Leroy Chiao - Courtesy Leroy Chiao

Editor’s Note: Leroy Chiao, Ph.D., serves as a consultant and co-founder and CEO OneOrbit LLC, motivational training, education and talent management company. In the year He was a NASA astronaut from 1990-2005 and flew four missions into space aboard three spacecraft and once served as the commander of the International Space Station as the assistant aboard the Russian Soyuz spacecraft. He has served on SpaceX’s Safety Advisory Panel, as well as NASA’s Advisory Council and the White House Committee on Human Space Flight Plans. The views expressed here are his own. Read More comments by CNN.

When the world is struggling with The implosion of the Titans Submarine, commercial space companies are planning to offer short hop adventures beyond the sky. And they are doing this despite the parallels between them. Space tourism and venture They travel the depths of the oceans.

Leroy Chiao – Courtesy Leroy Chiao

British billionaire Richard Branson’s Virgin Galactic, for one; It launched its first commercial flight on Thursday.The official was the first to fly passengers and crew to a level above 50 nautical miles. Space limit As developed by NASA. The wheel was funded by Italian scientists and engineers. Italian Air Force. another company, Blue originThe one founded by Jeff Bezos has already taken flight Customers who pay more to the suborbital space.

Comparing underwater and space adventure travel can be tempting. Both travelers carry specially designed vehicles to hostile physical environments, otherwise living creatures cannot exist.

And both cater to the curiosity of affluent tourists, allowing them to travel to places that most people cannot afford to visit on their own. A trip aboard the Titan is said to be worth it. 250,000 dollars. Virgin Galactic sold it 800 ticketsIncluding 600 worth up to $250,000 and another couple hundred at $450,000 per ticket.

There are important differences between traveling to the depths of the ocean and to the edge of space. Trips on the water supply lasted several hours, while the space trips were over in minutes. Visitors to deep space experience microgravity and beautiful views of Earth from space.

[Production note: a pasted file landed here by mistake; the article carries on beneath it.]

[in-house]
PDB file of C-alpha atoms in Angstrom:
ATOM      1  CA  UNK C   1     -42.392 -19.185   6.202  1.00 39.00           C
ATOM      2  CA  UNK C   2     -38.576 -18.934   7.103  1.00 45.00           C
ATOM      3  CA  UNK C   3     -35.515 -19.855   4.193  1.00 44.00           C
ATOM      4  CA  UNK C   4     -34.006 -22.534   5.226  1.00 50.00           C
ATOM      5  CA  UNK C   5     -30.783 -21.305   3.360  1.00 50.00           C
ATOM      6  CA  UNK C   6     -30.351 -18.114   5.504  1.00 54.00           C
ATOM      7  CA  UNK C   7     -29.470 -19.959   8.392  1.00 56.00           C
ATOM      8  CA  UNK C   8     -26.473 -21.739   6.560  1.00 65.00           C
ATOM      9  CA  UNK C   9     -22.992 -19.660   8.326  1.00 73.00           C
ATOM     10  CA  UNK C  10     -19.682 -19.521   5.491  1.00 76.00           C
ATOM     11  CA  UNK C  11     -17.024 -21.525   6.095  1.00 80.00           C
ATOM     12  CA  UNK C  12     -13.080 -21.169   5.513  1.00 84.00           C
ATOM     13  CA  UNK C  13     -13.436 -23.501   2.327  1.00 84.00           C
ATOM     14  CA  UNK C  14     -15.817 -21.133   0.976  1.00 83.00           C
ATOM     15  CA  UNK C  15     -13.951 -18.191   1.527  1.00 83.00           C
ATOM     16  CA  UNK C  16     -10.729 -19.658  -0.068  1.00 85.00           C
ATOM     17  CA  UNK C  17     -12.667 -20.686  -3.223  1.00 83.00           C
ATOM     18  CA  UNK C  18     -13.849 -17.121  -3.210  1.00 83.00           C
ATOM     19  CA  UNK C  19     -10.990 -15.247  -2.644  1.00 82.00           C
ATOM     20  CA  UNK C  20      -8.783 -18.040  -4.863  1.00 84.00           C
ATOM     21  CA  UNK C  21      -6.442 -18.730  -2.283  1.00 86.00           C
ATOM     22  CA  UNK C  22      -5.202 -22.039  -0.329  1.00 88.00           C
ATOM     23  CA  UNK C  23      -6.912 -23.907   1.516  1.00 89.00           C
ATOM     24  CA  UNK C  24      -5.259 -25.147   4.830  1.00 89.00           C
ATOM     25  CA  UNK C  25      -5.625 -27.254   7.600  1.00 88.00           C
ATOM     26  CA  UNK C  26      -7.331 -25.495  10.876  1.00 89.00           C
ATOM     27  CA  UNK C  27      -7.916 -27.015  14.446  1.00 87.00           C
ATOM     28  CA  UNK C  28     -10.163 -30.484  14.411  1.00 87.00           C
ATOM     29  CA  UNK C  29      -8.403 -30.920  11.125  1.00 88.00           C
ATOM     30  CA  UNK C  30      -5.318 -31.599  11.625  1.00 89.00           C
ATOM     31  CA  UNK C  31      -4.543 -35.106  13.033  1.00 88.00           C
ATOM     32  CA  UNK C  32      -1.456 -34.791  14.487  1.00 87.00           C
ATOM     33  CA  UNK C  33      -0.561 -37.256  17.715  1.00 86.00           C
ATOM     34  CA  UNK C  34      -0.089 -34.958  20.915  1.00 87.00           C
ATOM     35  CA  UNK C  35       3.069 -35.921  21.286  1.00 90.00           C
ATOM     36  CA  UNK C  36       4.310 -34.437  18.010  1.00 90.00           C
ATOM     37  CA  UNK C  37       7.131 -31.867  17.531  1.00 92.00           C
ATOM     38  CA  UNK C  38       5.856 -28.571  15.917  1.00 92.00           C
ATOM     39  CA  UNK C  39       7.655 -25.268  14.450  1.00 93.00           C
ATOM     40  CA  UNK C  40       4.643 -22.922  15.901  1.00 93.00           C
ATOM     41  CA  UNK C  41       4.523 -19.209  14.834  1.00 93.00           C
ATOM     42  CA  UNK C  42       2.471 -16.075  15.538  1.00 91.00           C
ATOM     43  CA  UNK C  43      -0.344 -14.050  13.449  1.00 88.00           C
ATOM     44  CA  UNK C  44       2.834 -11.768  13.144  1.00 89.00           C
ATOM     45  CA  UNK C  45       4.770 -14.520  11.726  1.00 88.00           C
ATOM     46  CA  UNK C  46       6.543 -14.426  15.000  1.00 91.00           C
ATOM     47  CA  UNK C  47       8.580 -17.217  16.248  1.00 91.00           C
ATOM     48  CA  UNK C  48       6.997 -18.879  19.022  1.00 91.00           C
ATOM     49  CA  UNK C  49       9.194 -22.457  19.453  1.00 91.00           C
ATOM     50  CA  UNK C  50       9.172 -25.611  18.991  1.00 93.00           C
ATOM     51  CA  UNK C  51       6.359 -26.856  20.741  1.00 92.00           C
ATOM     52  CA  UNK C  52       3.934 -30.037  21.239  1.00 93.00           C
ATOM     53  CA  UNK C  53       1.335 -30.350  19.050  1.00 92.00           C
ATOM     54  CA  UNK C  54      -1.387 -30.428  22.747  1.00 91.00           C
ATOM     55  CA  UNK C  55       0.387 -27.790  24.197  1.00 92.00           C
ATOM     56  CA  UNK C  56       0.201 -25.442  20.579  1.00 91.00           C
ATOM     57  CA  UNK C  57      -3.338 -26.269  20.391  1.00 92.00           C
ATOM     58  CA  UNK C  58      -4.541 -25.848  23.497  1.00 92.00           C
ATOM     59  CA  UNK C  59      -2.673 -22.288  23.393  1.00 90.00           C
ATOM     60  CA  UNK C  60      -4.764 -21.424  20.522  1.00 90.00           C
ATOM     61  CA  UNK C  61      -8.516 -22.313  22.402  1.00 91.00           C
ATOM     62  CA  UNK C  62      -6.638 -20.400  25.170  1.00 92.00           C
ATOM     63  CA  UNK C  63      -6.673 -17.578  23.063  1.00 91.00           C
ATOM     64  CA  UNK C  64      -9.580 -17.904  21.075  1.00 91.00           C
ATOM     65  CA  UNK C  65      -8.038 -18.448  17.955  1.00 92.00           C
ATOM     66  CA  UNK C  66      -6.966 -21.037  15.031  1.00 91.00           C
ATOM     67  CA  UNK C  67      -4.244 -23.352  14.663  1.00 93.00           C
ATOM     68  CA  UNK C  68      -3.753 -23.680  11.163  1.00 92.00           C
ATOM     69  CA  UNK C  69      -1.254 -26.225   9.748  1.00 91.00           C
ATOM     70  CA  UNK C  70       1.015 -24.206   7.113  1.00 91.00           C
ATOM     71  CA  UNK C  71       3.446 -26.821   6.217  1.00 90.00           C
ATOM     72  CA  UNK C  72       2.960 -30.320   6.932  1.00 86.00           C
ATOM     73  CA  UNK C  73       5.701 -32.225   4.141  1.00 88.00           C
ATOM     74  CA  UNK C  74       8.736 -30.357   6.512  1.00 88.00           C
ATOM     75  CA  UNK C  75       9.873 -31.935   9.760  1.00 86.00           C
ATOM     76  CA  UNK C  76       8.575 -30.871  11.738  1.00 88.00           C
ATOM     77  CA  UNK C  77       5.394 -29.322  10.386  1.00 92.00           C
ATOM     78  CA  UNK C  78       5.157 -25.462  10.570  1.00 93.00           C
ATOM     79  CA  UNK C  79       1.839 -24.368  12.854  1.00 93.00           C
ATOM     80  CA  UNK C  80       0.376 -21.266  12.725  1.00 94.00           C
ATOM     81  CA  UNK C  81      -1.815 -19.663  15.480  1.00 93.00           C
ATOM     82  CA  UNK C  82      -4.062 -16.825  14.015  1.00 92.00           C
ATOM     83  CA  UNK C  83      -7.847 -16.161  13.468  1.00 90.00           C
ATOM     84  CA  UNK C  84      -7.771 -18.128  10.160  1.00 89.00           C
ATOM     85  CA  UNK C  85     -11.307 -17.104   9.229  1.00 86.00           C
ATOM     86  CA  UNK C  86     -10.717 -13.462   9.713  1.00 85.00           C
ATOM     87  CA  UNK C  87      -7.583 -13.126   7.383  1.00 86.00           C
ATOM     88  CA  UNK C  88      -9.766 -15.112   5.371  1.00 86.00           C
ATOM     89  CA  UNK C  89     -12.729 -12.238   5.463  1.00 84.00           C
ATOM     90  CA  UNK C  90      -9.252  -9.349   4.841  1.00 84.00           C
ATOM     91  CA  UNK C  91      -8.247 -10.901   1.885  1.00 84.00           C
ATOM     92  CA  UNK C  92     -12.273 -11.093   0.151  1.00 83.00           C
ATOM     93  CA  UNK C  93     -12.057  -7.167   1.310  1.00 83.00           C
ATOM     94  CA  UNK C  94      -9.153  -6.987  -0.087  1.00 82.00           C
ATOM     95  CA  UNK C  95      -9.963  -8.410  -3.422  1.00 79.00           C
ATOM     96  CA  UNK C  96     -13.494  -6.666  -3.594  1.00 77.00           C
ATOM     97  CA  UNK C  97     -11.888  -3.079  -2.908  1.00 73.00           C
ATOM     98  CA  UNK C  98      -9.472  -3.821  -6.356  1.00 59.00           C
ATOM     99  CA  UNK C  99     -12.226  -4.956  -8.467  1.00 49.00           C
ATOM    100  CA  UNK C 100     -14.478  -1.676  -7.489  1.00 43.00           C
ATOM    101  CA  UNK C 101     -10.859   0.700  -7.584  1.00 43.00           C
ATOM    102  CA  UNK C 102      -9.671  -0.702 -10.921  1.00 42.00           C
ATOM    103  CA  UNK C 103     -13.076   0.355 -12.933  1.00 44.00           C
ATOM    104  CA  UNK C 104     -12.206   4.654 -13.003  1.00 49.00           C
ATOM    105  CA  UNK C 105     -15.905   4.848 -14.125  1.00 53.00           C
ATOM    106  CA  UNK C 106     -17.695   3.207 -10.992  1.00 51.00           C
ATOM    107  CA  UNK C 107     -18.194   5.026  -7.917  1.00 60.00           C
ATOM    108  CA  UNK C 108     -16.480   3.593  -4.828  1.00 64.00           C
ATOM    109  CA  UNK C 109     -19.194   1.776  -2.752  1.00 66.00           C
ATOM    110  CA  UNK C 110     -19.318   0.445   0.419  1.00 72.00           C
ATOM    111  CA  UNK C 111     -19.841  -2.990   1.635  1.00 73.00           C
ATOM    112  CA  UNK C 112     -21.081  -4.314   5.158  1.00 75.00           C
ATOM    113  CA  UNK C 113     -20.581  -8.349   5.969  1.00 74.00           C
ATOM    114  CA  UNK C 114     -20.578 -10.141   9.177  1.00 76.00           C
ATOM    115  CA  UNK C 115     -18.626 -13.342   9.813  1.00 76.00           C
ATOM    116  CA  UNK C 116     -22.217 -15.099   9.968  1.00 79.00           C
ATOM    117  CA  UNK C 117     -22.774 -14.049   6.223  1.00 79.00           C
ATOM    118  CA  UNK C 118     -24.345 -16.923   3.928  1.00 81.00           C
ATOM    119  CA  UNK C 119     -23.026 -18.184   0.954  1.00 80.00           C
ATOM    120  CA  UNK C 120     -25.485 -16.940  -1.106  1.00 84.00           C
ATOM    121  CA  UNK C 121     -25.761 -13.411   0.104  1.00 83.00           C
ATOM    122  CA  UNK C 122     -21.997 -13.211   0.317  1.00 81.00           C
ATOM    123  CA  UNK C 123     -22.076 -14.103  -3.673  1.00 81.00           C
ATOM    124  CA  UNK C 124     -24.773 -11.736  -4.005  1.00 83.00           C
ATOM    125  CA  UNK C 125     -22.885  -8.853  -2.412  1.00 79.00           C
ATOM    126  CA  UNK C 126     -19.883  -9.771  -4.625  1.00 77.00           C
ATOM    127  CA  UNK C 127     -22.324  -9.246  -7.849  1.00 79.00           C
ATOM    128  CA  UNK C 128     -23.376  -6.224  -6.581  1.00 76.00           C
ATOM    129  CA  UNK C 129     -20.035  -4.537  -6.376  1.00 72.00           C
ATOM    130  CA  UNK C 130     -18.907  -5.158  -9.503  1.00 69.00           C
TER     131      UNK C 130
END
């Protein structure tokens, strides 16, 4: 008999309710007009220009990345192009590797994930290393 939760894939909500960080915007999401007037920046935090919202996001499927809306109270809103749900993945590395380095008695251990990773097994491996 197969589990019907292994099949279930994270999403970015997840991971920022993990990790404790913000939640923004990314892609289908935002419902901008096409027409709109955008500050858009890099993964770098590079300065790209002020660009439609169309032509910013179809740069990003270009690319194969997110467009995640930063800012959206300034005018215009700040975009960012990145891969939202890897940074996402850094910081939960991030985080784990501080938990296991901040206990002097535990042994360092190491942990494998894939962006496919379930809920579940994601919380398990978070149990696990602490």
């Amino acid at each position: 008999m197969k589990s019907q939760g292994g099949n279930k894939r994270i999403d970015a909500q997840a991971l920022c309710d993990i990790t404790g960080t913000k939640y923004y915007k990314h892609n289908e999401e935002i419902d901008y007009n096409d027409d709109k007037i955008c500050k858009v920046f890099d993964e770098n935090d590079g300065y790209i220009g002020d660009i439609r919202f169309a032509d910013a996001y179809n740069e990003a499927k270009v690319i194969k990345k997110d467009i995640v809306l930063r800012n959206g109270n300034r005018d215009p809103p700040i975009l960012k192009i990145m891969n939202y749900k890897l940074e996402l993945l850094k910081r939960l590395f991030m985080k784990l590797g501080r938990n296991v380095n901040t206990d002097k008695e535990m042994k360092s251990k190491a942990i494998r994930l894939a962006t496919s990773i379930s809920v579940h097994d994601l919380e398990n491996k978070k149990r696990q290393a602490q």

For the sake of clarity, I need to distinguish between the commercial subspacecraft built and operated by Virgin Galactic and Blue Origin, and the orbital spacecraft designed and built with NASA involvement, SpaceX’s Dragon and the upcoming. Boeing Starliner.

Many spaceflight participants or non-professional flyers have safely and successfully flown orbital missions aboard the Russian Soyuz and Dragon spacecraft over the years. Both types of spaceflight involve the adventurous rich, but they bear no resemblance to Titan’s excursions.

As we saw with Titan, perhaps the most difficult mission—in space and in the depths of the ocean—is crew rescue. It was a rescue effort for the Titan submarine. Wide and expensiveIt includes assets and employees from many countries and business companies.

Using the International Space Station (ISS) as a shelter for NASA and Russian missions is part of the contingency plan. It is not clear how rescue should be managed for commercial flights. But there are the same uncomfortable questions raised in the discussion about rescuing submarines from the ocean floor: What is the plan if the spacecraft loses its ability to come home on its own? Who pays for space rescue if something goes wrong? Should taxpayers be expected to cover all or most of the cost?

Current suborbital supplies are separate from commercial orbital spacecraft. They use vehicles designed and built by commercial companies. In the US and all US companies, the Federal Aviation Administration (FAA) is the regulatory body that issues takeoff and landing permits and evaluates the environmental and public safety of vehicles.

The FAA does not certify these vehicles as airplanes. His role is very different from the commercial airline world. Confirming the operation of these vessels remains the work of the companies for now.

People often ask me if I can fly in these vehicles. I might have the answer – if I had the money and didn’t have my NASA space flight experiences. I’ve flown into space on four missions, but I’ve never been lucky enough to be part of a lunar mission. So yes, if it involves traveling to the moon, I’ll consider it.

But before I boarded a commercial space flight, I did a lot of homework first. And I do the same thing before I board any vessel that goes deep into the ocean.

For any traveler planning to board commercial vehicles into space or ocean, informed consent is essential. Passengers should take the time and effort to inform themselves of potential hazards and decide whether or not to participate.

Passengers on Titan had to sign informed consent documents, just like laypersons choosing to go on a spaceflight adventure. Due diligence involves asking a lot of questions and looking into the company, history, and as much as possible of the vehicle’s technical aspects and operations.

Many issues have been raised. Titan, the company and the founder, after an accident. I hope these questions were asked by the participants before going inside.

But the bottom line is this: life is about balancing risks and rewards, and in most cases society leaves it up to mature individuals to decide for themselves.

There’s always plenty of Monday morning quarterbacking after any tragedy. But this should not limit our freedom or diminish our desire to explore the farthest reaches of Earth and beyond.

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By W_Manga

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